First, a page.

Morning Ethics Warm-Up, 6/25/2018: Thuggery, Double Standards And Hypocrisy…Actually, I Could Use This Title EVERY Morning

Good morn..oh, who am I kidding? It’s a crap morning…

[The Warm-Up is going to be uncharacteristically short. (UPDATE: Well, not that short, as it turned out…) Between my hotel check-out and my arrival home, I spent 11 hours in lines, crowded airports, an airplane, listening to violent thunderstorms and trying to get online with the wi-fi going in and out, not to mention the usual excessive intake of junk y food purchased at exorbitant prices. On top of that, I’m really ticked off, behind the 8-ball in too many projects to mention, out of food, and can’t figure out how to release the emergency brake on the only functioning car we have, my son’s Mercedes.]

1. Another Republican Trump ally abused. The new “resistance” tactic continues to escalate… From the Tampa Bay Times…

“A group of protesters accosted Florida Attorney General Pam Bondi outside the screening of the new documentary about Mister Rogers at the Tampa Theatre on Friday night, questioning her about her recent actions on health care policy and her stance on immigration.

A video of the confrontation, taken by progressive activist Timothy Heberlein of Organize Florida, shows several people shouting down Bondi as she leaves the theater escorted by law enforcement after seeing Won’t You Be My Neighbor….”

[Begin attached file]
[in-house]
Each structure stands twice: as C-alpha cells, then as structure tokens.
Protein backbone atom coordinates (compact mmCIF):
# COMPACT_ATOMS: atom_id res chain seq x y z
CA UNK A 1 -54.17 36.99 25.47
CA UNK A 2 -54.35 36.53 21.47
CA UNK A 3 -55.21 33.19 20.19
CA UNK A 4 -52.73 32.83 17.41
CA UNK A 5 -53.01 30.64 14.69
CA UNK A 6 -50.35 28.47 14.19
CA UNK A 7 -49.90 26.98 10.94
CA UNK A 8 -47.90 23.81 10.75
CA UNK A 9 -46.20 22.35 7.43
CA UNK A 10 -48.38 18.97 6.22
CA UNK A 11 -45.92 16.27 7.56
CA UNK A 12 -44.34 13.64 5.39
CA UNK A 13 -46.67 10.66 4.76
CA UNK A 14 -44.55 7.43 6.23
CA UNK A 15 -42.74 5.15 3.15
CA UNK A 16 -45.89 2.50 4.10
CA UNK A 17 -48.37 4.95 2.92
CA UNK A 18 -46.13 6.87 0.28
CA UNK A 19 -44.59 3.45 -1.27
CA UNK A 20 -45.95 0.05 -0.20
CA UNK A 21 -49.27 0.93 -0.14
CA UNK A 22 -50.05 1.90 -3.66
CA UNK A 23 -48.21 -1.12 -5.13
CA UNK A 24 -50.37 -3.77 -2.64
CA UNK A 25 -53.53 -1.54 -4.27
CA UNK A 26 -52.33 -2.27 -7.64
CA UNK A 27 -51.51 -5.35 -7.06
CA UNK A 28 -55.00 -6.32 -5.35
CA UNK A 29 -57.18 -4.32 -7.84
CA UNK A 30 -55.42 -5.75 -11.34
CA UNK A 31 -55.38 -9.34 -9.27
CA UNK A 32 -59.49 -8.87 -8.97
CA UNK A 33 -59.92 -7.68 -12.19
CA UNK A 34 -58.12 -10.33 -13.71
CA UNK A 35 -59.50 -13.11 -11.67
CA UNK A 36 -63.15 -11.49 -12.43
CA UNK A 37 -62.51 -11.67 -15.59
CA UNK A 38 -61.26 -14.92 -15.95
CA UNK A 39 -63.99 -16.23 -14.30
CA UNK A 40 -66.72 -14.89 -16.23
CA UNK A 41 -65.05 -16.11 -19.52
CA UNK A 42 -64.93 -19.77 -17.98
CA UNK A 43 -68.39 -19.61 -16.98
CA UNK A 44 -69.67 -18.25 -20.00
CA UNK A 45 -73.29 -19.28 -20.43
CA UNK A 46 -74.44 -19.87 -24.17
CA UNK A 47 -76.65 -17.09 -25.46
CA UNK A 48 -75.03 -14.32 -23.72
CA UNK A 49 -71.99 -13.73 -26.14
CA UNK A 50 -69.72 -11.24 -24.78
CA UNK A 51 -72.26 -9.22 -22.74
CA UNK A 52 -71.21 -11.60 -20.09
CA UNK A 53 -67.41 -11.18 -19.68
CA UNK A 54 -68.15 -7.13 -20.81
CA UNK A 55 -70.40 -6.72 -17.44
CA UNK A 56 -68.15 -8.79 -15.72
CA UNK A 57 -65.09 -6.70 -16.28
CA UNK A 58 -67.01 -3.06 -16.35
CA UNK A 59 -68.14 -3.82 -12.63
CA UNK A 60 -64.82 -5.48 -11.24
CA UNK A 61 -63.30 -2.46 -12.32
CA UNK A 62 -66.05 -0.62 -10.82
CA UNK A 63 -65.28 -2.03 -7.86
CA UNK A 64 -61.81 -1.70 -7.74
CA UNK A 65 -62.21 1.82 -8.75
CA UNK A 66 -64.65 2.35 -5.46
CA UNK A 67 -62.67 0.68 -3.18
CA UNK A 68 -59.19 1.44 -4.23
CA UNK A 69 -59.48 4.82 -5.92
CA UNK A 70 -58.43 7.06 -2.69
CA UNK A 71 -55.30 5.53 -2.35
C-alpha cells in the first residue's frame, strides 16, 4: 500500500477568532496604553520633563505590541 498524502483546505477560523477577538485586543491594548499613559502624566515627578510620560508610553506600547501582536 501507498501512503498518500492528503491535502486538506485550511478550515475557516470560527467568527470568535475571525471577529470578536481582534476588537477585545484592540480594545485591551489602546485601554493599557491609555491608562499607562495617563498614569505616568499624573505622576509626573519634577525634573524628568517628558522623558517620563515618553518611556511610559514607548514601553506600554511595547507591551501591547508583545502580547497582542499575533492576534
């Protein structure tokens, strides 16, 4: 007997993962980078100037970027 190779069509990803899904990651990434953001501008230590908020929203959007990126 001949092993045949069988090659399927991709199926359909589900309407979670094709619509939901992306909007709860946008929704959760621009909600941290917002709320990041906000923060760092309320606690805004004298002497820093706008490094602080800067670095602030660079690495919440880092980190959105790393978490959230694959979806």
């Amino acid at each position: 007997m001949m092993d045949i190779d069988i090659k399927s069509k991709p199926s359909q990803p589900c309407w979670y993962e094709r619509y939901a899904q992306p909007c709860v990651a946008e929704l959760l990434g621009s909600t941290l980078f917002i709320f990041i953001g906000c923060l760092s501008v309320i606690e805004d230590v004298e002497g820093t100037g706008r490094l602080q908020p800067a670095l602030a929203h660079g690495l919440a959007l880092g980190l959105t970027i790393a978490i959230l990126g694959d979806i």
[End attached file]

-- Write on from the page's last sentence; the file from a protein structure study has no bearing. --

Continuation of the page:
Comments:

  • Again, there is an ethical obligation for principled Americans to confront these fascists—meaning the protesters. Every citizen has the right to go to a movie, eat out, or walk their his or her dog in the park without being abused and harassed. Stand up for that right (see: The Declaration of Independence) , or lose it. Bondi should have been rescued on the spot before authorities had to be called.
  • You can check Ethics Alarms by searching for “Pam Bondi.” I am not a fan; indeed, she is an outrageously unethical prosecutor. But the way to address that is through appropriate regulatory bodies, not through the acts of vigilante thugs outside a movie theater.
  • “What would Mister Rogers think about you and your legacy in Florida? Taking away health insurance from people with pre-existing conditions, Pam Bondi!” Maria José Chapa, a labor organizer, can be heard yelling to Bondi in the video. “Shame on you!” Who cares what Mister Rogers “would” think, if he weren’t, you know, DEAD? A. Nobody knows what he would think. B. “What would Jesus think?” is idiotic enough, but Mr. Rogers? This wasn’t only unethical harassment, it was incompetent harassment.